AGree Newsfeed

Dems Add $2B in Conservation Technical Assistance to Build Back Better Plan — Agri-Pulse
Source: Agri-Pulse
December 4, 2021
Philip Brasher
“Senate Democrats are dramatically increasing funding for USDA’s conservation technical assistance to farmers as part of the climate-smart agriculture provisions in the Build Back Better spending package. A copy of the new Senate text of the bill’s agriculture provisions obtained by Agri-Pulse would earmark $2.35 billion for technical assistance provided by the Natural Resources Conservation Service, up from the $200 million set aside for that purpose in the House-passed bill. Advocates of climate-based farming practices say it’s critical to provide farmers with the guidance and advice they need to apply for USDA’s conservation funding. The legislation would authorize $21 billion in increased funding for farm bill conservation programs and create a new $5 billion program to pay farmers for planting cover crops. The legislation also would extend authorization for the conservation programs through 2031. Under the 2018 farm bill, their authorization is due to expire in 2023. The new Senate text also would increase funding for USDA’s climate hubs to $100 million from the $50 million in the House-passed bill. The Senate measure leaves unchanged the $600 million earmarked for USDA to measure the impact of farming practices on greenhouse gas emissions…Senate Democrats also want to modestly increase the bill’s funding for climate-related ag research. The Foundation for Food and Agriculture Research, which leverages private funding for research projects, would get $285 million under the Senate measure, compared to $210 million under the House bill. Funding for grants through USDA’s Agriculture and Food Research Initiative would get the same increase, from $210 million to $285 million.” Read More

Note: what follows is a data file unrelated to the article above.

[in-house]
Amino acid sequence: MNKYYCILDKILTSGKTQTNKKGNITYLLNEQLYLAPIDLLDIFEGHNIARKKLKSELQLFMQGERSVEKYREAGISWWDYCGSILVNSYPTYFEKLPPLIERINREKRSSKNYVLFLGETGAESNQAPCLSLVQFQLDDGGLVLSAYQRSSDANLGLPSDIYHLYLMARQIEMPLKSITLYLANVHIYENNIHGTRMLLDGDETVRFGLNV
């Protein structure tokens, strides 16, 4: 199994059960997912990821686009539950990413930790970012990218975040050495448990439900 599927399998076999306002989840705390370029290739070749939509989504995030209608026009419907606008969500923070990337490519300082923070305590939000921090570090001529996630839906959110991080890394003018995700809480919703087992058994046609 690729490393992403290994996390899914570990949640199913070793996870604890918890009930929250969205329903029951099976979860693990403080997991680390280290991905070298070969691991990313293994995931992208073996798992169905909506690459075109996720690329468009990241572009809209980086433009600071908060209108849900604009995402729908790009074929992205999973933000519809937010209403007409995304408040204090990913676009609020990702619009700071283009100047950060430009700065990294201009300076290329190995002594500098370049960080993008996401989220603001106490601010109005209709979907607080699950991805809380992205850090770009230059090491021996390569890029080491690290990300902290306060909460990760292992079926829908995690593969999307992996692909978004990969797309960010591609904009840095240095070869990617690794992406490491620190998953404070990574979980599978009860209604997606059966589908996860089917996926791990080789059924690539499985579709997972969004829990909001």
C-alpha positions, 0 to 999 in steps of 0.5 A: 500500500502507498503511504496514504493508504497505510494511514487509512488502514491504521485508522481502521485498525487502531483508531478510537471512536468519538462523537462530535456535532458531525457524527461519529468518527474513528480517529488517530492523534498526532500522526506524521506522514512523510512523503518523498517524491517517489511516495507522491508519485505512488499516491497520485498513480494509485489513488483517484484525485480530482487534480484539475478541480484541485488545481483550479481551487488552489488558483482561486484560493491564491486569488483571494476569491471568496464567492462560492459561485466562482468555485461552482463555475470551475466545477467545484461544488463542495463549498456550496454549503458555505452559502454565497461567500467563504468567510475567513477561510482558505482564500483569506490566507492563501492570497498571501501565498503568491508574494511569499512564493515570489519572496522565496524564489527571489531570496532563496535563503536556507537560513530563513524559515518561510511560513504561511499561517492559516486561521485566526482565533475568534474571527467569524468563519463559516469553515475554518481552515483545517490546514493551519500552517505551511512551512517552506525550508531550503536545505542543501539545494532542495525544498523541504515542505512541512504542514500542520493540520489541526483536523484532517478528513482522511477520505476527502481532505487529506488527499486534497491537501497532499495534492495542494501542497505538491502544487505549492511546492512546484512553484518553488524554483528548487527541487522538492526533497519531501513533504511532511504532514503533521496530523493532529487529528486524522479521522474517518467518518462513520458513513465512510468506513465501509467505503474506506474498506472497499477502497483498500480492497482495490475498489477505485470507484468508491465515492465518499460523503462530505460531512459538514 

California Dairy Farmers Struggle to Stay in the ‘Got Milk’ State — The Wall Street Journal
Source: The Wall Street Journal
December 5, 2021
Jesse Newman